Adoption  Advocacy Alternative Therapies Assistive Technology  Calendar of Events Caregiver Resources   Clinical Trials  Day Care / Respite Definitions / Medical Terms Dental Care Disability-Specific Web Resources Discharge Planning Early Intervention  Education Employment Estate and Future Planning Family Networking and Support  Financial Assistance  Forms Foster Care General Medical Information General Services / Resources Guardianship Health Insurance Issues  Home Health Care and Durable Medical Equipment (DME) Hospice and Palliative Care Bereavement Resources  Immigration and Health Care  Indiana Resources   Kentucky Resources Medical Home Training  Mental Health Mental Retardation / Developmental Disabilities (MRDD) Nutritional Resources   Reading / Educational Materials Recreation opportunities, including summer programs and adapted toys Residential Placement Support Groups Therapy Transition Planning Transportation / Travel Wish-Granting Organizations How to Use the Special Needs Resource Directory The resource directory is designed to be a quick, easy reference for all parents and medical professionals, regardless of previous computer experience. Each page is named based on the topic it covers. If this is your first time using the internet, here are some tips:
Viewing Pages To view different pages within the resource directory, select the topic from the bulleted list above, or select the desired page from the list on the left-hand side of the screen. Links to Other Web Sites To locate links to other web sites, look for words that are blue and underlined, then move the cursor over these words and click once. Computer Access If you have difficulty accessing a computer, please visit the Family Resource Center or the Jack H. Rubinstein Libraries in Location D on the main campus of Cincinnati Children's. These areas also have resources related to children with special needs. Additional Resources on Special Needs The Division of Developmental and Behavioral Pediatrics at Cincinnati Children's provides diagnosis, comprehensive evaluation, treatment, training and education for infants, children and adolescents with developmental disorders.
Special Thanks The Special Needs Resource Directory, both print and online versions, was made possible through funding from the William Nutt Fund and the Bureau for Children with Medical Handicaps (BCMH).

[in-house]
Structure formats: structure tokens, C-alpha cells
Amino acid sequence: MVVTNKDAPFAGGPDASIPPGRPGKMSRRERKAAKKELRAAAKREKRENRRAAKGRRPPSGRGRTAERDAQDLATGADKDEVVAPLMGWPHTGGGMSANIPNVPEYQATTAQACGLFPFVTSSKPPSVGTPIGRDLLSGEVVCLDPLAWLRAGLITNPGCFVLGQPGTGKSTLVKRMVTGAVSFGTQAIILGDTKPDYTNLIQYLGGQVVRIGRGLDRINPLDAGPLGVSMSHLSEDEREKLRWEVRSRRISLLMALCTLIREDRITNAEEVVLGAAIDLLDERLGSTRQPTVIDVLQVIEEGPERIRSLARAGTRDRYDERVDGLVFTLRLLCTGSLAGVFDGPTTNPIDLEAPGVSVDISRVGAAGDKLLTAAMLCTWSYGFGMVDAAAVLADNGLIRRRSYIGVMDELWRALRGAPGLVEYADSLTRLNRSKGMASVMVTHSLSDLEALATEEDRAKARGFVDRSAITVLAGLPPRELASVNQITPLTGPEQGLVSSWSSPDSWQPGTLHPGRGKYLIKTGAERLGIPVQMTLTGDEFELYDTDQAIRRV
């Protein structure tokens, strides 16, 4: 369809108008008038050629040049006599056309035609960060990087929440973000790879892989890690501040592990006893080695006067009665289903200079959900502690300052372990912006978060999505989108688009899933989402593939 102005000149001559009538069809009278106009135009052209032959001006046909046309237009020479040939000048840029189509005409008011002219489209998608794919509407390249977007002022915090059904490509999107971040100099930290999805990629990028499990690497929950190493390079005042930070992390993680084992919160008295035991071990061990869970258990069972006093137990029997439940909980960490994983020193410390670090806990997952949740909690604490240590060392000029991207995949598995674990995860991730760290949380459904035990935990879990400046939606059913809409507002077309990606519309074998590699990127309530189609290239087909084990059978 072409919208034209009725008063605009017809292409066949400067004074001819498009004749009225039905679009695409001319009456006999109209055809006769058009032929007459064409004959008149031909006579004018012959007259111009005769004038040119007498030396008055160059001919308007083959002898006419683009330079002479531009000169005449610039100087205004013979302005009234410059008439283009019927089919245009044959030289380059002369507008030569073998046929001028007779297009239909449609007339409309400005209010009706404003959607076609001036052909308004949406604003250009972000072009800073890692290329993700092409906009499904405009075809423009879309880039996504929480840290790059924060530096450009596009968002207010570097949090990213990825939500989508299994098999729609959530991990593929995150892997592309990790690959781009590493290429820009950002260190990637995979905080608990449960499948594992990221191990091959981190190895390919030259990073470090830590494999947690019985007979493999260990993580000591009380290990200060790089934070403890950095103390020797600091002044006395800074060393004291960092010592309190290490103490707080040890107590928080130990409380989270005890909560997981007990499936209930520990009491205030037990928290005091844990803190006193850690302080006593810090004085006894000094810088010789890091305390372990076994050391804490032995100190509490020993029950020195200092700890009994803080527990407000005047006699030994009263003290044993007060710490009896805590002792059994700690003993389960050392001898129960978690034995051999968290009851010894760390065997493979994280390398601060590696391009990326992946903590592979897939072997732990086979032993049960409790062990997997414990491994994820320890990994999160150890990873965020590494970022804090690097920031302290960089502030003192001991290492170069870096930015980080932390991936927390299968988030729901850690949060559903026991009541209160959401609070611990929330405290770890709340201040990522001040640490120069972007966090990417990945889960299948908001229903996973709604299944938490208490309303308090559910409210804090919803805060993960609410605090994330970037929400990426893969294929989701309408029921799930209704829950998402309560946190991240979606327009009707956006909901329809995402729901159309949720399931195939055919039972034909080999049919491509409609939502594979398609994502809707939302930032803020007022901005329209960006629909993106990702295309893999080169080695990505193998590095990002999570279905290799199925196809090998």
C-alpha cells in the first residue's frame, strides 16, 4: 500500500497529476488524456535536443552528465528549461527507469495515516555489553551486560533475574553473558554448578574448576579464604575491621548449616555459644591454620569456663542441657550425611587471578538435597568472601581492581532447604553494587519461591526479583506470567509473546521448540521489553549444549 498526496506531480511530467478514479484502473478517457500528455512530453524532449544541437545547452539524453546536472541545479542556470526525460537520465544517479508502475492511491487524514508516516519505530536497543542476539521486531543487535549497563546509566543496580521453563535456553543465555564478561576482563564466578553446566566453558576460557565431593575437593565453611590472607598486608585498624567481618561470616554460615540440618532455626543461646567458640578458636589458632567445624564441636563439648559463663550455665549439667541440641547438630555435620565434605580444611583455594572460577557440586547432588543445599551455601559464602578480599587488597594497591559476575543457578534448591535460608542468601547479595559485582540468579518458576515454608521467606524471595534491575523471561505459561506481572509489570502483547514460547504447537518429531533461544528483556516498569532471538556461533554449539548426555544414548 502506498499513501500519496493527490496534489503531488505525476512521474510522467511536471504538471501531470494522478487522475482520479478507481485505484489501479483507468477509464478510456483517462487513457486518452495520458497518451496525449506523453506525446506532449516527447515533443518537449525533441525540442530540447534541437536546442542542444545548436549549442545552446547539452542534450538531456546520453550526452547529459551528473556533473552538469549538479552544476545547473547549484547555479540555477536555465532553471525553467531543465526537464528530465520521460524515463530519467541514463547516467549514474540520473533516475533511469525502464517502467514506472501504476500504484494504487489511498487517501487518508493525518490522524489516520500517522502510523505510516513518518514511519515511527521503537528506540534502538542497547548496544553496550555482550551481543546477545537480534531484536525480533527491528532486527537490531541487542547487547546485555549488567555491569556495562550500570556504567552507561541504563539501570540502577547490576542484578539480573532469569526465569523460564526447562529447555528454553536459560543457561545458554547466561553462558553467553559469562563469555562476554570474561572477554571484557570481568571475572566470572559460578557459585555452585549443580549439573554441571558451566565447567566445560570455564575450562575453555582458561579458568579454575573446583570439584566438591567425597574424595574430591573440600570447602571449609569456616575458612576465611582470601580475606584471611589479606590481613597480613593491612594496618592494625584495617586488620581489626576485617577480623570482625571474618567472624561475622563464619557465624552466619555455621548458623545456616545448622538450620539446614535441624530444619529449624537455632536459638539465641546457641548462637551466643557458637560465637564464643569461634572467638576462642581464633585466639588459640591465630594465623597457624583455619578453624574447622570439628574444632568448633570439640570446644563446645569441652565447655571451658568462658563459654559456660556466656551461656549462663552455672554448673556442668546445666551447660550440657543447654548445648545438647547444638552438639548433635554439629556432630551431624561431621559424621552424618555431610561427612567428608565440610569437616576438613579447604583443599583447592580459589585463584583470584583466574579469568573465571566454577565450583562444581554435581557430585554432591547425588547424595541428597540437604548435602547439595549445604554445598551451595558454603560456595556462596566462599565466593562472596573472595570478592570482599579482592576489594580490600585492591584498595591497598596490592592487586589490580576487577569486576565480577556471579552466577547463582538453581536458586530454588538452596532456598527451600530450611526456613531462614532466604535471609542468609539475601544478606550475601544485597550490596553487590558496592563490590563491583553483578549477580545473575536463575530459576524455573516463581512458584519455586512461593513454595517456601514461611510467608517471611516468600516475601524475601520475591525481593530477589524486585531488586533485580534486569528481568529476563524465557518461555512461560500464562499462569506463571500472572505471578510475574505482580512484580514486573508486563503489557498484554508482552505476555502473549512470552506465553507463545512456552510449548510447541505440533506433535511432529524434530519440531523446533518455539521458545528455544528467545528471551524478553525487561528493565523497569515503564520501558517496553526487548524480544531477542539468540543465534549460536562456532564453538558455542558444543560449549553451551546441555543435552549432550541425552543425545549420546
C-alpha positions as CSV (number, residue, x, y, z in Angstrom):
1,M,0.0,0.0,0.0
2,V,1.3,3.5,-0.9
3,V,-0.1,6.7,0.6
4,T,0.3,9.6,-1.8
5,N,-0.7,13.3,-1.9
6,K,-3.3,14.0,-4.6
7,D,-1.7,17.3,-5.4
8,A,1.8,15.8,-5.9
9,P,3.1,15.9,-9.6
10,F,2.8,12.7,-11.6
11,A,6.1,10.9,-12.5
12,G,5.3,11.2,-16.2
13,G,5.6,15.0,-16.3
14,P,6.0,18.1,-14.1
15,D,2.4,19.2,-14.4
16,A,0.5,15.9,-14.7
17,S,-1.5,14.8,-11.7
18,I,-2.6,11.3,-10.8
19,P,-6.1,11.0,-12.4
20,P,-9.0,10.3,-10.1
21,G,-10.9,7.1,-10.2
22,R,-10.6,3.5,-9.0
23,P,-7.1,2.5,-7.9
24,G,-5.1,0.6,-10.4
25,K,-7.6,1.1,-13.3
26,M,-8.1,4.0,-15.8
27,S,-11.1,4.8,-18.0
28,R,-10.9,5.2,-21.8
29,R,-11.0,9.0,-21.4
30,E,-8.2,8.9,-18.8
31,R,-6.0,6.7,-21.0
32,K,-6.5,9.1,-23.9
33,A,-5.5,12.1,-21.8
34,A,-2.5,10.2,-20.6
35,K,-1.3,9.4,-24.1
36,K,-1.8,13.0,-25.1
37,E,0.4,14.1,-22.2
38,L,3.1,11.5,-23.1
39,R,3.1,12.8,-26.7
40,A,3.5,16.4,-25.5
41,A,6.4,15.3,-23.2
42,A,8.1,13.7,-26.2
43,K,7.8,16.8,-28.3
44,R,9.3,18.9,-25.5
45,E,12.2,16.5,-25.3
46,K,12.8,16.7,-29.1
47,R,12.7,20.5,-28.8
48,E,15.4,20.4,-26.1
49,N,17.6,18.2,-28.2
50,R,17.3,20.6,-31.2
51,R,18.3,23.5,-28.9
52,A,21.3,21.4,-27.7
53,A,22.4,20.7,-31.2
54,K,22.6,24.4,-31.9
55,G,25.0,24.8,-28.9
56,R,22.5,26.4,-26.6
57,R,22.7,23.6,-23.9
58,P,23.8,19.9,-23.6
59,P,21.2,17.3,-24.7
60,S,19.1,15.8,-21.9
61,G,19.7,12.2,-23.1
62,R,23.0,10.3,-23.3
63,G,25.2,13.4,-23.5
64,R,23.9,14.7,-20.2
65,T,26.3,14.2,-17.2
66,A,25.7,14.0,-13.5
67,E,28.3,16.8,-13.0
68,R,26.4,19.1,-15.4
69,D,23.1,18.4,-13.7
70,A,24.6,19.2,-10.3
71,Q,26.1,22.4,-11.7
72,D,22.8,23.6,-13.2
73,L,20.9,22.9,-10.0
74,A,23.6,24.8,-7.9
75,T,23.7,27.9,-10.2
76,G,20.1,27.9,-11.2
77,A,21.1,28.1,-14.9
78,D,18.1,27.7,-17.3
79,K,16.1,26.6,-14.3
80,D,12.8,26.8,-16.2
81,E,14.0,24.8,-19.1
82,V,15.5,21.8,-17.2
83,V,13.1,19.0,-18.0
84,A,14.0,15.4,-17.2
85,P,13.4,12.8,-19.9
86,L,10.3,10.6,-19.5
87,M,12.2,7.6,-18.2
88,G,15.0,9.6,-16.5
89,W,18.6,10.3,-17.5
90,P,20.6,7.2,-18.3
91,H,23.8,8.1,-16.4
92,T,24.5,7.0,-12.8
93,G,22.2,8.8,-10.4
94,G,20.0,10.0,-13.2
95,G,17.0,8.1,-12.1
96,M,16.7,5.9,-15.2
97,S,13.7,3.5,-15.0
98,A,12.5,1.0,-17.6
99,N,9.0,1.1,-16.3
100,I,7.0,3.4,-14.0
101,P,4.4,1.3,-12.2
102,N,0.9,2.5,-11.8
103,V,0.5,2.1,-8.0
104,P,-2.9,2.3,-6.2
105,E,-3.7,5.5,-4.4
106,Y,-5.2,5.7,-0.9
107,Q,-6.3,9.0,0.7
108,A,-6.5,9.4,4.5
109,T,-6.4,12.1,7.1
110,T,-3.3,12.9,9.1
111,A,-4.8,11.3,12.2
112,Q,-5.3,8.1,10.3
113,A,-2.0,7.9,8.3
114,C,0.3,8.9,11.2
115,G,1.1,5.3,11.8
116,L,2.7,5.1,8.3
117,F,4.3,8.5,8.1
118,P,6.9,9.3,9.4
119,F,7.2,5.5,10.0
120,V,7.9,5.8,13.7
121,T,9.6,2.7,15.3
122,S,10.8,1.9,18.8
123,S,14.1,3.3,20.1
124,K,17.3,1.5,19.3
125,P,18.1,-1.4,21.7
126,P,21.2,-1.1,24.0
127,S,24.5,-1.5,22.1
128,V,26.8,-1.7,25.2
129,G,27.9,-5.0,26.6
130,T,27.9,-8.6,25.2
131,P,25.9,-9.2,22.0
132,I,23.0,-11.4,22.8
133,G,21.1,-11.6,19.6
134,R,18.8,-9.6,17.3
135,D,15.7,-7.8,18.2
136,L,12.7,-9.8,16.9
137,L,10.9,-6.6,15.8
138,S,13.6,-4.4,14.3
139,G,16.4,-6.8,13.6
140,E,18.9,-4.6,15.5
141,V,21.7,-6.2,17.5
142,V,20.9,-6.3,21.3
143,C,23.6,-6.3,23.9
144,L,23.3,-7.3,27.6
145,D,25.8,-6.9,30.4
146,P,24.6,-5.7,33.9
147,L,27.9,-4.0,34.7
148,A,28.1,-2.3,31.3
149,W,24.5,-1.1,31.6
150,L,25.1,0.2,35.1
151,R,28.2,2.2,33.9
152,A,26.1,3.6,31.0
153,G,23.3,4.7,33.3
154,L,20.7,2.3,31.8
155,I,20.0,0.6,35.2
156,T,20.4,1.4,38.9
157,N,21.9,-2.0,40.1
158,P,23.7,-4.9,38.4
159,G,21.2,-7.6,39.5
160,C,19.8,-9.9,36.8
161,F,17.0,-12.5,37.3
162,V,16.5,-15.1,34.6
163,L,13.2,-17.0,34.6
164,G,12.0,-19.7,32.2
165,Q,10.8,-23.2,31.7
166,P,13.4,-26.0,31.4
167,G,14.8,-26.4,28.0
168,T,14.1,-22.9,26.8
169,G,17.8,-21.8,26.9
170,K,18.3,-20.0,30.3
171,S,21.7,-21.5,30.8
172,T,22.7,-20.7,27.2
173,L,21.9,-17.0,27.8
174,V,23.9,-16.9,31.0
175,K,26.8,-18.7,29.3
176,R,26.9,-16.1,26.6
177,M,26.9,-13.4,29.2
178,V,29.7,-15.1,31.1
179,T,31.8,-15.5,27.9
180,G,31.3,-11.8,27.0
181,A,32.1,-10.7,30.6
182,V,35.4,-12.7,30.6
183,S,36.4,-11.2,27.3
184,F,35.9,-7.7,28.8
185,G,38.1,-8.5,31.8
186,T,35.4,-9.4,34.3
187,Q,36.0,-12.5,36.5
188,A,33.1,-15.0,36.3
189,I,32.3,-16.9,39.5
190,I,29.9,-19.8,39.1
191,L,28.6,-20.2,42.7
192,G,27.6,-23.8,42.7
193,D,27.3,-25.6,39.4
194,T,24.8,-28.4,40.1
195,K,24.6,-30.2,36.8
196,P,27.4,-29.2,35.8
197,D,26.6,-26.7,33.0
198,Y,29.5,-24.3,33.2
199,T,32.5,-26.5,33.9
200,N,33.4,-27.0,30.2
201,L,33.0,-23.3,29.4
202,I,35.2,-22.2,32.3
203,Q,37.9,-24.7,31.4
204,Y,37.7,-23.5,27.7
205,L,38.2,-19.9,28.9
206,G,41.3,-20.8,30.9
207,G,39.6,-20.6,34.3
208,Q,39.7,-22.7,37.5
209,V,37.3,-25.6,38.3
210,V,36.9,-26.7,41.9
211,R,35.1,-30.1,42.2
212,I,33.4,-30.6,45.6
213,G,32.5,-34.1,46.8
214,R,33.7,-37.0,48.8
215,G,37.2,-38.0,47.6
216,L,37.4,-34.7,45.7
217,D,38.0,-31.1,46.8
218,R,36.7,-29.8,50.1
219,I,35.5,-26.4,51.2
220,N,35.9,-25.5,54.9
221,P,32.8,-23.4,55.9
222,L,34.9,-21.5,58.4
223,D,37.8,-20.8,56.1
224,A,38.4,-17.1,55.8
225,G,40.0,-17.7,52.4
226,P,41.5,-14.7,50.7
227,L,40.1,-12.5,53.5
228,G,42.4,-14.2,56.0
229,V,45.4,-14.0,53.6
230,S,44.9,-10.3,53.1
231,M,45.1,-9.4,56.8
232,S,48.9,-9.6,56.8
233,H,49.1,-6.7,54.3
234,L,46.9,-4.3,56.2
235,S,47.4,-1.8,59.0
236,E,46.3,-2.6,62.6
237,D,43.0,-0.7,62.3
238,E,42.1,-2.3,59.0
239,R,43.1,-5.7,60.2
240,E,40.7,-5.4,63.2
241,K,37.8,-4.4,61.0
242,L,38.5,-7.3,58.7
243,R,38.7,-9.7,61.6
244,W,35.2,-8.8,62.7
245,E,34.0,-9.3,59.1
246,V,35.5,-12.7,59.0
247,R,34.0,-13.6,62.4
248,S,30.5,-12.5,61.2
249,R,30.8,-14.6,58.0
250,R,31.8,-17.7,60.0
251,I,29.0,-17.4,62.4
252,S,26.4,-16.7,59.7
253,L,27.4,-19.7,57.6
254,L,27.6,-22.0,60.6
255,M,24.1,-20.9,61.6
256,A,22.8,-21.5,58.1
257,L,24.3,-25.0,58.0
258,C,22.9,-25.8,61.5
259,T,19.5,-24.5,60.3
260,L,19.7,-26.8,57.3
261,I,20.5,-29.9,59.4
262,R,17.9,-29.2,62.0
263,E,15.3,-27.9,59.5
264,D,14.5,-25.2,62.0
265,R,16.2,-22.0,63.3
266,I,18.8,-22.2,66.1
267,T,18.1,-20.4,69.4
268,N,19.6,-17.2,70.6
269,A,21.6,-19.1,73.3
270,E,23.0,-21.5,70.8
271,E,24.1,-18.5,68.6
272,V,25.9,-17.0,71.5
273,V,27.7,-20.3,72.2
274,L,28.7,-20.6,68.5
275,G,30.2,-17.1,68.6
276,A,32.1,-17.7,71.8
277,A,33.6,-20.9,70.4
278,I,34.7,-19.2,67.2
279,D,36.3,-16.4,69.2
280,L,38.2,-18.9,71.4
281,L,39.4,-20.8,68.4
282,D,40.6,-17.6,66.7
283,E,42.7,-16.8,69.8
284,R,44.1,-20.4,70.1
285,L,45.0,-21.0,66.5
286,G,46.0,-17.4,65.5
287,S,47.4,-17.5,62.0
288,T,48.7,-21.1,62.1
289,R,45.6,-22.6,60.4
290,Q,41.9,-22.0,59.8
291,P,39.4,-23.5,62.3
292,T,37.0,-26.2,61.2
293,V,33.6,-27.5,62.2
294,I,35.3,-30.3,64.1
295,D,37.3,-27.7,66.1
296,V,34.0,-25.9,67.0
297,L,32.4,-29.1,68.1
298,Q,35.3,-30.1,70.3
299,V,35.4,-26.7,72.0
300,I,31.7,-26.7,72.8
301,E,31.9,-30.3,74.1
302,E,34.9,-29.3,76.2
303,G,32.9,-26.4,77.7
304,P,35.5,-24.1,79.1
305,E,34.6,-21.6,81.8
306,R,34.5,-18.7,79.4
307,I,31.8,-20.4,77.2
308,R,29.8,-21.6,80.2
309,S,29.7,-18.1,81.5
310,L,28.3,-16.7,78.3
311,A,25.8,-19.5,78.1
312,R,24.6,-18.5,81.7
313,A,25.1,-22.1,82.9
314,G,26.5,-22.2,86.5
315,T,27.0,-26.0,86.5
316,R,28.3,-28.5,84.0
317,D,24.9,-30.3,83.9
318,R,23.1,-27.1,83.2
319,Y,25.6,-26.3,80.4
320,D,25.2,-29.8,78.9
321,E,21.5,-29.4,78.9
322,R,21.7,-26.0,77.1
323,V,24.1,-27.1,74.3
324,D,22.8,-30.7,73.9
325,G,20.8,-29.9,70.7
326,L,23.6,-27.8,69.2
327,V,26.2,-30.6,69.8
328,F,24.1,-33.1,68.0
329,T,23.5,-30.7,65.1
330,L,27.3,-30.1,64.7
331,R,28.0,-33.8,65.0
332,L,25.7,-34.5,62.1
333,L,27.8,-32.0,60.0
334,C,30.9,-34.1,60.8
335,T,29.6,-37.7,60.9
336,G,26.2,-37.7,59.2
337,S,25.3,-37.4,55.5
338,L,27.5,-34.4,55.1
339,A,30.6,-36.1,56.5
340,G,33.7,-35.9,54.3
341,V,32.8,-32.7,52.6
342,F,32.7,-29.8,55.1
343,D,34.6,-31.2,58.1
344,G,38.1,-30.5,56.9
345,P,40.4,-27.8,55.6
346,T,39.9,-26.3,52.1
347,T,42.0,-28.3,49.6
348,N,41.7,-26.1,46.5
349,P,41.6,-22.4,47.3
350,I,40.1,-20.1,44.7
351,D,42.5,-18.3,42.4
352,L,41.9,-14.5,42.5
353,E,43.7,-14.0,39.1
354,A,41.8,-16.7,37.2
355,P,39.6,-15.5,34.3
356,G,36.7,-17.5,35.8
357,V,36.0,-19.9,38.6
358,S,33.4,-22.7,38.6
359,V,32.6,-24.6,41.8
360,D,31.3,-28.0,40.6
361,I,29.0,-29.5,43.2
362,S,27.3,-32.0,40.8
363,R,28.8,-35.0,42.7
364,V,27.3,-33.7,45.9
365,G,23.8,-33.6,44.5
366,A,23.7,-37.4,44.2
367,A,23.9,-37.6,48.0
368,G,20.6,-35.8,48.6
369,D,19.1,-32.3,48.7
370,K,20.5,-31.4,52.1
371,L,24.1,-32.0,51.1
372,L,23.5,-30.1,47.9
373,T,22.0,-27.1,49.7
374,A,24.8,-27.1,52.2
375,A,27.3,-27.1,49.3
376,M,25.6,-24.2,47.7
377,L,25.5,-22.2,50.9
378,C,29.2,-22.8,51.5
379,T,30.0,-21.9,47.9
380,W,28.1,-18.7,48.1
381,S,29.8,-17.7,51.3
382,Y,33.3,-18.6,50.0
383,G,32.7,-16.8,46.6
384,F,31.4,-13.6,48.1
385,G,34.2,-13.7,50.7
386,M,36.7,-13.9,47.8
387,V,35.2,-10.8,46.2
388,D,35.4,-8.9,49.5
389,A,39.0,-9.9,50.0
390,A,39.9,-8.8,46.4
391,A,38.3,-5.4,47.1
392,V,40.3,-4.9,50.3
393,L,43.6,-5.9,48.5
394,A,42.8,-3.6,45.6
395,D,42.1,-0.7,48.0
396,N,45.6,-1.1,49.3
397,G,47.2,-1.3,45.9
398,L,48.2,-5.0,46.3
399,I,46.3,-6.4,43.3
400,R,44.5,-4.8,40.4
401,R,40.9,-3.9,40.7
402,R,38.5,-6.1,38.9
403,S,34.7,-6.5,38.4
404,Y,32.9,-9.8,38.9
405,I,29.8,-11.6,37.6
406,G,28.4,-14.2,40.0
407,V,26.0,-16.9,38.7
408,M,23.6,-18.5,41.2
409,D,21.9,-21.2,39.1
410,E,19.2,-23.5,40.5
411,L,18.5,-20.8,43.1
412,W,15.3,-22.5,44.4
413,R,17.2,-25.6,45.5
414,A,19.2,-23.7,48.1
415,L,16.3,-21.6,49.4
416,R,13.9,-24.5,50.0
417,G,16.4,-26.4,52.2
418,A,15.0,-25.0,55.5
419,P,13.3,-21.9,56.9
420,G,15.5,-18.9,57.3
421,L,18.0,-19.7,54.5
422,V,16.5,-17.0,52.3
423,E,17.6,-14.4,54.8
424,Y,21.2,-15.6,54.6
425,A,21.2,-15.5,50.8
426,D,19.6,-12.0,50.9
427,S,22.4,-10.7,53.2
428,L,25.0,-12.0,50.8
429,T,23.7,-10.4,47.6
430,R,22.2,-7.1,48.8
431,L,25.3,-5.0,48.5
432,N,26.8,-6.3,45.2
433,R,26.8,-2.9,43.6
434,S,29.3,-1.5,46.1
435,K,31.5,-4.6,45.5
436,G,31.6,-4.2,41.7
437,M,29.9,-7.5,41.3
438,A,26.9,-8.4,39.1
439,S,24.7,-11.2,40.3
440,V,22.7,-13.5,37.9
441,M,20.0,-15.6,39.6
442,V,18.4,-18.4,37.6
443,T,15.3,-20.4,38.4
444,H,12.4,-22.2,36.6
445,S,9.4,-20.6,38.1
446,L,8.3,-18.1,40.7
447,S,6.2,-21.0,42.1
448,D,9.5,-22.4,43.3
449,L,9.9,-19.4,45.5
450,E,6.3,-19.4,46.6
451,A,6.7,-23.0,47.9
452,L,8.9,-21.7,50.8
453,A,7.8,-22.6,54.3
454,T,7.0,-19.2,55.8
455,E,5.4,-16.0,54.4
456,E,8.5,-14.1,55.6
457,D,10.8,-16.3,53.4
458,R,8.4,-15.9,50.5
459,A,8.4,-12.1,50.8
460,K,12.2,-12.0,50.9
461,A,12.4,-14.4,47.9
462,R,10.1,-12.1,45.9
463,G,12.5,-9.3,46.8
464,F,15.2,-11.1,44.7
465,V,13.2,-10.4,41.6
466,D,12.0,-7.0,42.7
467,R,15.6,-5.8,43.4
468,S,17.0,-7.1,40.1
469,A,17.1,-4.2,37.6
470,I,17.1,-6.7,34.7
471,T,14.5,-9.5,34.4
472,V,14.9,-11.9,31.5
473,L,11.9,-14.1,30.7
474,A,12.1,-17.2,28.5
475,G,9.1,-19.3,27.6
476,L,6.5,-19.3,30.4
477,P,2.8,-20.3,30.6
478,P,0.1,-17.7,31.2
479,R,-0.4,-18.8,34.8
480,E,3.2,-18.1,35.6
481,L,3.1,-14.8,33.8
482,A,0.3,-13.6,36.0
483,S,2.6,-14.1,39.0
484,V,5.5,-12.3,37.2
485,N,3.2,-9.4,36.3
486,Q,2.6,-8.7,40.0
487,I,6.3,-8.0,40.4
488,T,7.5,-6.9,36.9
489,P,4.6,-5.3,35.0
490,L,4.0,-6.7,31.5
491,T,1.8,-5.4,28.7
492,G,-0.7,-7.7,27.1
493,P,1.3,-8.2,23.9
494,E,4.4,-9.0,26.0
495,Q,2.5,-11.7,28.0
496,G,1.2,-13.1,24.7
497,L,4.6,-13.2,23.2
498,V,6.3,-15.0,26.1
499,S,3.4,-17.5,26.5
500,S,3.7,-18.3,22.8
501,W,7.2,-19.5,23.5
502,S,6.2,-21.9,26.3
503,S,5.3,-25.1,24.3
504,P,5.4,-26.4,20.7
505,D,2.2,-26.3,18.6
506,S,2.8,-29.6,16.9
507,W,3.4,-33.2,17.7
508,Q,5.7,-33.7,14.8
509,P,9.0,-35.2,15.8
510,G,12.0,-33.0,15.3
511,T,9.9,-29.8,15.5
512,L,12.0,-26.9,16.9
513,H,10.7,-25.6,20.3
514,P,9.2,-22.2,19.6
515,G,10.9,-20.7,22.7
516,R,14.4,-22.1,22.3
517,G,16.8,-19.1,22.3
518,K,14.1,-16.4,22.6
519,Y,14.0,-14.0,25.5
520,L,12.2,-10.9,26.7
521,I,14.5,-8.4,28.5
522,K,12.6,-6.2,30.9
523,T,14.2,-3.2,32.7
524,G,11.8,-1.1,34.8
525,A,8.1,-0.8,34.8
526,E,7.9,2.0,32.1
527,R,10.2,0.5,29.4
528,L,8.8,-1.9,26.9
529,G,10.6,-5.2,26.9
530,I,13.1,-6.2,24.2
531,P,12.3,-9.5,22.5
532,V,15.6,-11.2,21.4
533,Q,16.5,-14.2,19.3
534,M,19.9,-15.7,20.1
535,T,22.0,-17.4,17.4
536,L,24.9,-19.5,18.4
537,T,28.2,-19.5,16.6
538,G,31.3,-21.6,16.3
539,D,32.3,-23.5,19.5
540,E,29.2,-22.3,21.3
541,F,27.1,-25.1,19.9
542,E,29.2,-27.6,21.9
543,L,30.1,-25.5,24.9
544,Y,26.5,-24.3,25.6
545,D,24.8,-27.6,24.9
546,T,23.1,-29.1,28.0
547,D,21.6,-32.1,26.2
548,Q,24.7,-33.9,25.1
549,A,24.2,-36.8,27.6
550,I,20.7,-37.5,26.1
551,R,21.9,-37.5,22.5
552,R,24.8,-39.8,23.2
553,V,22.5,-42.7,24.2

Contact Us If your questions are not fully answered by our Special Needs Resource Directory, or if you have ideas for other helpful resources, please contact us via email.
Rev. 2/09
http://www.cincinnatichildrens.org/svc/alpha/c/special-needs/resources/default.htm?WT.mc_id=100254

Clovernook

Clovernook Center for the Blind and Visually Impaired
Our mission is to promote independence and foster the highest quality of life for people with visual impairments, including those with additional disabilities.
Clovernook provides comprehensive program services including training and support for independent living, orientation and mobility instruction, vocational training, job placement, counseling, recreation, and youth services.
In addition, our Business Operations provide meaningful employment opportunities for individuals who are blind or visually impaired, while at the same time manufacturing high-quality products for customers across the country.
Clovernook provides services out of offices in Cincinnati, Ohio and Memphis, Tennessee.
Our Services
Clovernook recognizes that each person who comes to us for services brings their own unique set of experiences and expectations. Consequently our services are never "one size fits all", but individually designed to reflect your preferences and goals. All direct service staff must be certified in CPR and first aid, and receive ongoing health and safety training such as universal precautions, consumer rights, as well as defensive driving and behavior support. All are trained in the HIPAA privacy laws and practices, and are obligated to adhere to Clovernook’s Code of Ethics as well as the ethical standards that apply in each of their disciplines. At Clovernook, we do not want cost to be a barrier for anyone who can benefit from our assistance. Many of our services are paid for in part or full by third party funding sources such as Medicare, state and county funding, private donations, and foundation grants. In cases where outside funding is not available, we will meet with you to determine an affordable self-pay fee that is based on your income and ability to pay. Administrative Staff (Cincinnati) Michael Walsh, M.A., Vice President of Program Services Tammy Dearinger, B.A., Manager of Employment Services Kara Foster, M.S., Manager of Vision Rehabilitation Services Administrative Staff (Memphis) Lynn Tune, M.Ed., Manager of Program Services Wakesha Clay, Receptionist Diana Dluhos, Administrative Assistant/Volunteer Coordinator Forms and Important Information Criteria for acceptance Consumer Handbook
http://clovernook.org/

Conductive Learning Center of Greater Cincinnati